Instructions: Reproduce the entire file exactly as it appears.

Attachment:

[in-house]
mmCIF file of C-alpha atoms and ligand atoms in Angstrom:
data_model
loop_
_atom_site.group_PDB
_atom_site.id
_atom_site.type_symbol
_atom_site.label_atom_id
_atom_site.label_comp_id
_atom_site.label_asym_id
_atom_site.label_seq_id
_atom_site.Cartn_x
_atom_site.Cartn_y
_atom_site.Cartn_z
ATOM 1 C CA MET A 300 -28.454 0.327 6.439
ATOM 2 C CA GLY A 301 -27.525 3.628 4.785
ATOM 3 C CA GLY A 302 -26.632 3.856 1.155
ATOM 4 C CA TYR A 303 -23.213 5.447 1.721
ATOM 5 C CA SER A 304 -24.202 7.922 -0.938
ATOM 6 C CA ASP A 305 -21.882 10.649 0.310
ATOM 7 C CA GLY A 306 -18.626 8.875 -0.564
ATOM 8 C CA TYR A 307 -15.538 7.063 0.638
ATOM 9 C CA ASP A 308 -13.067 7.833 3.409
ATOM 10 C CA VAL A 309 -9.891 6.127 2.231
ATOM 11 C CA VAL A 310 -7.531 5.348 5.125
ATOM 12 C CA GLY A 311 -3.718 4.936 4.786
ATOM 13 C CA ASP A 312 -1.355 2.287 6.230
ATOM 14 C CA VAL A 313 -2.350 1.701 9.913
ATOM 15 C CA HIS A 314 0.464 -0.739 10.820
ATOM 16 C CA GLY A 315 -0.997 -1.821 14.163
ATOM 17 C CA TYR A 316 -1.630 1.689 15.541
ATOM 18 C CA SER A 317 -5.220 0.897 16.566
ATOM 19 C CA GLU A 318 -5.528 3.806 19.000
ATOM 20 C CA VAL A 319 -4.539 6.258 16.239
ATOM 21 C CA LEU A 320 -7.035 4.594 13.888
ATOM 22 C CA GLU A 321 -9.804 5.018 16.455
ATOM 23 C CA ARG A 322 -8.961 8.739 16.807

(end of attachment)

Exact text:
[in-house]
mmCIF file of C-alpha atoms and ligand atoms in Angstrom:
data_model
loop_
_atom_site.group_PDB
_atom_site.id
_atom_site.type_symbol
_atom_site.label_atom_id
_atom_site.label_comp_id
_atom_site.label_asym_id
_atom_site.label_seq_id
_atom_site.Cartn_x
_atom_site.Cartn_y
_atom_site.Cartn_z
ATOM 1 C CA MET A 300 -28.454 0.327 6.439
ATOM 2 C CA GLY A 301 -27.525 3.628 4.785
ATOM 3 C CA GLY A 302 -26.632 3.856 1.155
ATOM 4 C CA TYR A 303 -23.213 5.447 1.721
ATOM 5 C CA SER A 304 -24.202 7.922 -0.938
ATOM 6 C CA ASP A 305 -21.882 10.649 0.310
ATOM 7 C CA GLY A 306 -18.626 8.875 -0.564
ATOM 8 C CA TYR A 307 -15.538 7.063 0.638
ATOM 9 C CA ASP A 308 -13.067 7.833 3.409
ATOM 10 C CA VAL A 309 -9.891 6.127 2.231
ATOM 11 C CA VAL A 310 -7.531 5.348 5.125
ATOM 12 C CA GLY A 311 -3.718 4.936 4.786
ATOM 13 C CA ASP A 312 -1.355 2.287 6.230
ATOM 14 C CA VAL A 313 -2.350 1.701 9.913
ATOM 15 C CA HIS A 314 0.464 -0.739 10.820
ATOM 16 C CA GLY A 315 -0.997 -1.821 14.163
ATOM 17 C CA TYR A 316 -1.630 1.689 15.541
ATOM 18 C CA SER A 317 -5.220 0.897 16.566
ATOM 19 C CA GLU A 318 -5.528 3.806 19.000
ATOM 20 C CA VAL A 319 -4.539 6.258 16.239
ATOM 21 C CA LEU A 320 -7.035 4.594 13.888
ATOM 22 C CA GLU A 321 -9.804 5.018 16.455
ATOM 23 C CA ARG A 322 -8.961 8.739 16.807